Retrograde IMN can be used for gunshot wounds
By Mary Ann Porucznik
Researchers compared results to all blunt trauma femur fractures treated with IMN
Fractures secondary to gunshot wounds (GSW) are extremely common injuries encountered in urban emergency rooms across the United States. Although some physicians question the use of retrograde intramedullary nailing (retrograde IMN) for gunshot wounds to the femoral shaft, the research presented in poster exhibit P458 indicates that retrograde IMN can be an acceptable treatment option in this situation.
Antegrade intramedullary nails (antegrade IMN) are an accepted treatment for both closed and open fractures of the femur, including those secondary to GSW. Retrograde IMN were originally contraindicated in open fractures because of potential knee joint infection. Researchers wanted to evaluate the risk of infection in open femoral shaft fractures secondary to GSW treated with IMN (both retrograde and antegrade).
Between May 1994 and January 2005, 2,322 GSW were treated in a single emergency department. Among them were 121 femur fractures, which were included in this study. All fractures were immediately treated with irrigation and debridement andintramedullary nailing; retrograde IMN was used in 55 fractures; the other 66 fractures were treated with antegrade IMN.
To determine if the use of retrograde IMN for GSW resulted in a higher risk of infection, researchers compared results to all blunt trauma femur fractures treated with IMN during the same time period.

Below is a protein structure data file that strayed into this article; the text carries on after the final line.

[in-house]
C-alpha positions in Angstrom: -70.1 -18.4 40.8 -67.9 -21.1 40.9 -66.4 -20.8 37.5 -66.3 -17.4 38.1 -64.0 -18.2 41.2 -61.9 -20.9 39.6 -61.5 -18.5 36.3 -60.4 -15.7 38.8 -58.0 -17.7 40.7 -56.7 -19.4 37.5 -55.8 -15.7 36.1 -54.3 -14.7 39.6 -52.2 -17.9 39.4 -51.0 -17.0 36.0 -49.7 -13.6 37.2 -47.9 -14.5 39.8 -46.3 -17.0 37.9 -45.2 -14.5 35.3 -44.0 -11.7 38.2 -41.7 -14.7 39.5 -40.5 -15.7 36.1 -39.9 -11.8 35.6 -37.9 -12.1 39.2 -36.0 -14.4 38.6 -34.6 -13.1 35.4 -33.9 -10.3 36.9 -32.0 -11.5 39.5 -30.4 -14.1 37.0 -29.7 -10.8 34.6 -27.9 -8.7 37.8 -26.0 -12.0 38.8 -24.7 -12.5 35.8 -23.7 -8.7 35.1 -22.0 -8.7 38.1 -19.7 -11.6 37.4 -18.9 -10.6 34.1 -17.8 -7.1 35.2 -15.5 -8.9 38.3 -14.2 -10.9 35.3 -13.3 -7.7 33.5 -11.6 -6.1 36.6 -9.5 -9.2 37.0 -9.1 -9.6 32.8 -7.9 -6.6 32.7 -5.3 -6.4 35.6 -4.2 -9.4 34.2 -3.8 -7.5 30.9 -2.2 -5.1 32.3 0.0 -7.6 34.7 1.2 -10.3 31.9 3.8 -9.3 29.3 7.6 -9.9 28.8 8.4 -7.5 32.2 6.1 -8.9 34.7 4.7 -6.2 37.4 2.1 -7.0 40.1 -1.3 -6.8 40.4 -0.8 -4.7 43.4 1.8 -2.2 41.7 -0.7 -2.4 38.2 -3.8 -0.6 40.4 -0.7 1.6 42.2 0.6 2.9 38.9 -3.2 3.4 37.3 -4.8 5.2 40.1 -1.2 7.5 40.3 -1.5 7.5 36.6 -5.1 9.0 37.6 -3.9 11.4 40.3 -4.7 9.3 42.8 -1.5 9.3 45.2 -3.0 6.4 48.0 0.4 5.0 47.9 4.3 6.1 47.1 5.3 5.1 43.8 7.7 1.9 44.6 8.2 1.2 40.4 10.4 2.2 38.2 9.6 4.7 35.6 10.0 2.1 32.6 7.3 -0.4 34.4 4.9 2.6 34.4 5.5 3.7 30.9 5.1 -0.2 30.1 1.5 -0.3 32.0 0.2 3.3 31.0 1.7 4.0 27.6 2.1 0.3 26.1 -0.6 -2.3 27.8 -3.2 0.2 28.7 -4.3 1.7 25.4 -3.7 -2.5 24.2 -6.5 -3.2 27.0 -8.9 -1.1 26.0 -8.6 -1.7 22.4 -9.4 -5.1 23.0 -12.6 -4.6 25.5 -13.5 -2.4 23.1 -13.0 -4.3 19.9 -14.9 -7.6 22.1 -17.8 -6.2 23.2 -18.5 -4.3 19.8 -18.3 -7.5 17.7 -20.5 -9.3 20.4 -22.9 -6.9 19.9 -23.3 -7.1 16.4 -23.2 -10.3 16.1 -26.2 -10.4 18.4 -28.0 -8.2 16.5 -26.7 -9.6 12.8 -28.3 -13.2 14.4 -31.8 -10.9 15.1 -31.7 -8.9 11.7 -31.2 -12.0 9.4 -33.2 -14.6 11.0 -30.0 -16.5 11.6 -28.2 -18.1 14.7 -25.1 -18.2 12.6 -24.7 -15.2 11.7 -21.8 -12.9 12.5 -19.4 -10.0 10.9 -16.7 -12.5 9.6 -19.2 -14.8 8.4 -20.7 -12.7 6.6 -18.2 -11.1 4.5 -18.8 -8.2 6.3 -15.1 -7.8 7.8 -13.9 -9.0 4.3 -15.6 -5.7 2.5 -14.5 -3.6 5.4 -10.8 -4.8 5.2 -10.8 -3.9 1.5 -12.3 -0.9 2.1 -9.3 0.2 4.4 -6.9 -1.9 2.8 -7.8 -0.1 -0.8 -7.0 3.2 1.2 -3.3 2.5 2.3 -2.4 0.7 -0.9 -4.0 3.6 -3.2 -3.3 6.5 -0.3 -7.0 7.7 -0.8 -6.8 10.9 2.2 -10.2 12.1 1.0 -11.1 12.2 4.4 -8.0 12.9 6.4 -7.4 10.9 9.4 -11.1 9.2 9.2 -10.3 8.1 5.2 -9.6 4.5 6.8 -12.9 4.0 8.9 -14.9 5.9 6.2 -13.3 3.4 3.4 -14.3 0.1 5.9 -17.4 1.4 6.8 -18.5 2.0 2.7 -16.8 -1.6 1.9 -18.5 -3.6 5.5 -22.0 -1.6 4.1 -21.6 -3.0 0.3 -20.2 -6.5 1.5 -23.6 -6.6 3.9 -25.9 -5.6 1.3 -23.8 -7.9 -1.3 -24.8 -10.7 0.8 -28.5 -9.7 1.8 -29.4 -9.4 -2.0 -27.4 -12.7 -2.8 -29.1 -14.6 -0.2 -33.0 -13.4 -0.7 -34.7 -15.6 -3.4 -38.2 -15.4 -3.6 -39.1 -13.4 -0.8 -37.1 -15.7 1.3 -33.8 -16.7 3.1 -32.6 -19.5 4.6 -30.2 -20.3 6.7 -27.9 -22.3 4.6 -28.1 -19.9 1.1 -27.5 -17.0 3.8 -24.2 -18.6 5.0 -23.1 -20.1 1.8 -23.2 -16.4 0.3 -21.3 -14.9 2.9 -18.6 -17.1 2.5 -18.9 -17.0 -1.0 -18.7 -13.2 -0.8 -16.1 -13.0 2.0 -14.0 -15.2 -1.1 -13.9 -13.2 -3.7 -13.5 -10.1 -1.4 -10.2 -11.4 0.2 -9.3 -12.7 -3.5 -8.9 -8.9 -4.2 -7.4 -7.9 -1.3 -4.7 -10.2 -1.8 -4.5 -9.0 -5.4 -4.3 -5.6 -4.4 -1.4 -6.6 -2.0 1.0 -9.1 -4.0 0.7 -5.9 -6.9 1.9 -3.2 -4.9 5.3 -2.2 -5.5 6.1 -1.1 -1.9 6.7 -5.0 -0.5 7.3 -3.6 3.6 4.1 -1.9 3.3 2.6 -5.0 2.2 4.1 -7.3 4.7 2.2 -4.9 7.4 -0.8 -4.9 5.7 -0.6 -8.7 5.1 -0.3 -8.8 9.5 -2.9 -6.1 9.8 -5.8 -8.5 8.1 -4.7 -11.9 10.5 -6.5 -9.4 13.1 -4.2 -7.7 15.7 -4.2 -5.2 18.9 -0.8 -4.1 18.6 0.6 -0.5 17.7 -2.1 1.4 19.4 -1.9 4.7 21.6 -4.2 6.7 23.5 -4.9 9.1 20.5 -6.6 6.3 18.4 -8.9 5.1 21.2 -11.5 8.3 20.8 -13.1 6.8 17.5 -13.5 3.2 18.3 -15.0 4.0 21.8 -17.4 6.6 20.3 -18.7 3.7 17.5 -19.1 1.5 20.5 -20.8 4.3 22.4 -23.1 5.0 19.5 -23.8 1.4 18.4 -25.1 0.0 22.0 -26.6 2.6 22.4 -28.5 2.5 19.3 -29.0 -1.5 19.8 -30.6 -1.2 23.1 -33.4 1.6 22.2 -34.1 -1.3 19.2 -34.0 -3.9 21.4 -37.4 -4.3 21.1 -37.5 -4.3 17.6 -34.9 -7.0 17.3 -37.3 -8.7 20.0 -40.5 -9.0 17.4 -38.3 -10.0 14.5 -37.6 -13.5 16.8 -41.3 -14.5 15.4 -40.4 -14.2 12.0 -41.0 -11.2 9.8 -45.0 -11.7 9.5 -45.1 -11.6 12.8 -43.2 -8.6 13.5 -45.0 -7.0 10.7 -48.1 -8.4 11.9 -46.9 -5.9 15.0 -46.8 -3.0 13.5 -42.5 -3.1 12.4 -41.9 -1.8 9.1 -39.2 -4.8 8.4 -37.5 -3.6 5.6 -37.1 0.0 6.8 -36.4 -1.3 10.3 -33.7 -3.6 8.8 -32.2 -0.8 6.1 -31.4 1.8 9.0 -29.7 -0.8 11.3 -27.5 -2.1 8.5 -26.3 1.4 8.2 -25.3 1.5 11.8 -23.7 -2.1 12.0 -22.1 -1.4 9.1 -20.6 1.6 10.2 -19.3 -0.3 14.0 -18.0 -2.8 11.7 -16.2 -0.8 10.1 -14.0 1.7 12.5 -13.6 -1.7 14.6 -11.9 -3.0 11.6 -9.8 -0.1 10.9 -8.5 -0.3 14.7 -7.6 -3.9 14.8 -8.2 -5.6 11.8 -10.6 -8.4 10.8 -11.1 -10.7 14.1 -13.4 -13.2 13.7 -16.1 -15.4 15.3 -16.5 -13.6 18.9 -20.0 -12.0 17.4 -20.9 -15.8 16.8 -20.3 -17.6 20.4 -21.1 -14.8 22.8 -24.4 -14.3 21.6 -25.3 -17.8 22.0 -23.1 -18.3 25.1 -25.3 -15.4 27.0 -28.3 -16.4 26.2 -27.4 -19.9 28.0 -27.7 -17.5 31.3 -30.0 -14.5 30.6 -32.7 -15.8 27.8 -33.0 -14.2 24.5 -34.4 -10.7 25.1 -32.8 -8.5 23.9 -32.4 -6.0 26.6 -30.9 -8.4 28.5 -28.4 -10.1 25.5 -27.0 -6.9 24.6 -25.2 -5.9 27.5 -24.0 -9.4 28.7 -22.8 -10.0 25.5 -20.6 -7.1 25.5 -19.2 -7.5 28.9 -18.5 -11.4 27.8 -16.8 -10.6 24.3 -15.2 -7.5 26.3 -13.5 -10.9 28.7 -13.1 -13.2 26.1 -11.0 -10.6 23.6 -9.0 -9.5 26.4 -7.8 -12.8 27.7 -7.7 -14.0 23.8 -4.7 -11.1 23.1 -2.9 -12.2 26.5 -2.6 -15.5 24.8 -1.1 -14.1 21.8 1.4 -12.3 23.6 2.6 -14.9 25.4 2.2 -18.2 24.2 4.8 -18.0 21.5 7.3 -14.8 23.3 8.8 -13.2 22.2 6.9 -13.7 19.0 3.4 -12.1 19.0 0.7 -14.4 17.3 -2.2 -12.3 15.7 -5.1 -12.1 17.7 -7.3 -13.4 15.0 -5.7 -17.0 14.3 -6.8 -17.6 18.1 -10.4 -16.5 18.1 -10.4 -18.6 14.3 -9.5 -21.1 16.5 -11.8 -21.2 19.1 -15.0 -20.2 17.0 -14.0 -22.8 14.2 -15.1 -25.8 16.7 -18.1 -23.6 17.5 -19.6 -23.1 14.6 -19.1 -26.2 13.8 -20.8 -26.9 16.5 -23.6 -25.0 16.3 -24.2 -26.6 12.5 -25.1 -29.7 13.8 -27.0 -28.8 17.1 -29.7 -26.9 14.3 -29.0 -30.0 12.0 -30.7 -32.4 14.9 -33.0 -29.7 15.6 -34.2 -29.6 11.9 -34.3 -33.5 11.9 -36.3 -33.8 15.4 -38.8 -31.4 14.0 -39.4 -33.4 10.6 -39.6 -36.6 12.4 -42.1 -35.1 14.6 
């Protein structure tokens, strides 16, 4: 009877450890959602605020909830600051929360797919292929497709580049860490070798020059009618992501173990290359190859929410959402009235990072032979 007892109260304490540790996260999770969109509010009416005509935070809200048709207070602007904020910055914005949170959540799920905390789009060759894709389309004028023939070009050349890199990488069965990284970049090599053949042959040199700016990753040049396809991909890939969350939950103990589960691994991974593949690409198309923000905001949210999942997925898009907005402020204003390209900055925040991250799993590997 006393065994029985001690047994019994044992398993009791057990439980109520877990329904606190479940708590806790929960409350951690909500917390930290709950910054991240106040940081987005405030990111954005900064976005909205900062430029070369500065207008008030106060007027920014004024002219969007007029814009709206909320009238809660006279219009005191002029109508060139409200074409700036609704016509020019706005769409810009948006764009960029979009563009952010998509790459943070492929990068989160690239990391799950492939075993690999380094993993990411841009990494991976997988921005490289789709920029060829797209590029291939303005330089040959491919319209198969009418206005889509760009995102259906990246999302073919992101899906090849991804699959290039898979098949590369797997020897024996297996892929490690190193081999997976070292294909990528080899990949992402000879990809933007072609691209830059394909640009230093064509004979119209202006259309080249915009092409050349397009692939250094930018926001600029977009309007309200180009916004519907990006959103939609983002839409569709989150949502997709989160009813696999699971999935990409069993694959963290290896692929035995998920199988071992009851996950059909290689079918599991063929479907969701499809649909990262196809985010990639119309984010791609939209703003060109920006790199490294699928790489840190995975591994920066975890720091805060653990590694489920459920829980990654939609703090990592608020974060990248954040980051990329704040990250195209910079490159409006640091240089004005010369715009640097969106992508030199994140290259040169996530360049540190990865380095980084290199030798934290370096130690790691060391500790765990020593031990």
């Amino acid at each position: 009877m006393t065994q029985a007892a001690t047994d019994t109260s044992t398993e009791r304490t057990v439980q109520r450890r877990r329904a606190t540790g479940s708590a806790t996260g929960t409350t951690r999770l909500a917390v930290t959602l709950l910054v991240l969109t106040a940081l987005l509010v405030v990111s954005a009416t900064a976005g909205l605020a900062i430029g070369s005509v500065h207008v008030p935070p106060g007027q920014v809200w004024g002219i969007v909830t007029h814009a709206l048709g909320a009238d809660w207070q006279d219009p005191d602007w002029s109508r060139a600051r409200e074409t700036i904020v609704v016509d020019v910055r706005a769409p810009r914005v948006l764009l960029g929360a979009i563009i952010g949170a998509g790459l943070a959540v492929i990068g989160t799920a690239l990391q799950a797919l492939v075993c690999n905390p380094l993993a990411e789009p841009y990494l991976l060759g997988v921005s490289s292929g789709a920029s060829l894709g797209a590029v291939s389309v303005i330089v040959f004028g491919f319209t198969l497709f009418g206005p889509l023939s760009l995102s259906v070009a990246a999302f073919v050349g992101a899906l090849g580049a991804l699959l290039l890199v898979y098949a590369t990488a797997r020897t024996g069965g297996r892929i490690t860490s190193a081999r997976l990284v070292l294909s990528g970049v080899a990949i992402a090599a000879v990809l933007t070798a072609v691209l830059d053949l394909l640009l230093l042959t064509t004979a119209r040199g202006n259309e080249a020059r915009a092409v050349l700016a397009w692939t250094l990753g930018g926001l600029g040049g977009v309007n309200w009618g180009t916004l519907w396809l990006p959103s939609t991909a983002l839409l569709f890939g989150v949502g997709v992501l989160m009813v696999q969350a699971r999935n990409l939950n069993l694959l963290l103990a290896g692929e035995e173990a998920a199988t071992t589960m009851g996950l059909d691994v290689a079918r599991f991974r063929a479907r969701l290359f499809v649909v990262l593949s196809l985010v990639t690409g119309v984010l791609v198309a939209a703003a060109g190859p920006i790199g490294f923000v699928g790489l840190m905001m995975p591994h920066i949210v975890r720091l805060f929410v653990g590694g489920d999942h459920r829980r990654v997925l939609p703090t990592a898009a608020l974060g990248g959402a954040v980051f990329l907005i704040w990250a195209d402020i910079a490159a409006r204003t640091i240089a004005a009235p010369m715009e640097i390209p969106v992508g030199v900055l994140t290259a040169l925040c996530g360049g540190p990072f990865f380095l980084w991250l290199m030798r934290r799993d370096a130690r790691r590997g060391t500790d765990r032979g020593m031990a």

There were no cases of osteomyelitis or septic arthritis among patient in the GSW group who were treated with retrograde IMN. There were, however, three cases of osteomyelitis among patients with GSWs who were treated with antegrade IMN. There was no significant difference between patients with GSW who were treated with retrograde IMN and those treated with antegrade IMN with regard to infection or union.
Researchers then compared the results to those of patients treated for femur fractures caused by blunt trauma. Among patients treated with retrograde IMN, there was one case of osteomyelitis; among those treated with antegrade IMN, there were no cases of osteomyelitis. Furthermore, there was no significant difference with regard to infection or union in fractures caused by blunt trauma or GSW treated with retrograde IMN.
Because the results of this study showed no increased risk of bone or joint infection with acute insertion of retrograde IMN for open femur fractures due to gunshot wounds, researchers conclude it can be an acceptable treatment option. The research team is headed by Massimo “Max” Morandi, MD, and includes Jason Hurbanek, MD; Joseph Hoegler, MD; Robb Weir, MD; and Paul J. Dougherty, MD, all of Detroit. The authors report no conflicts of interest.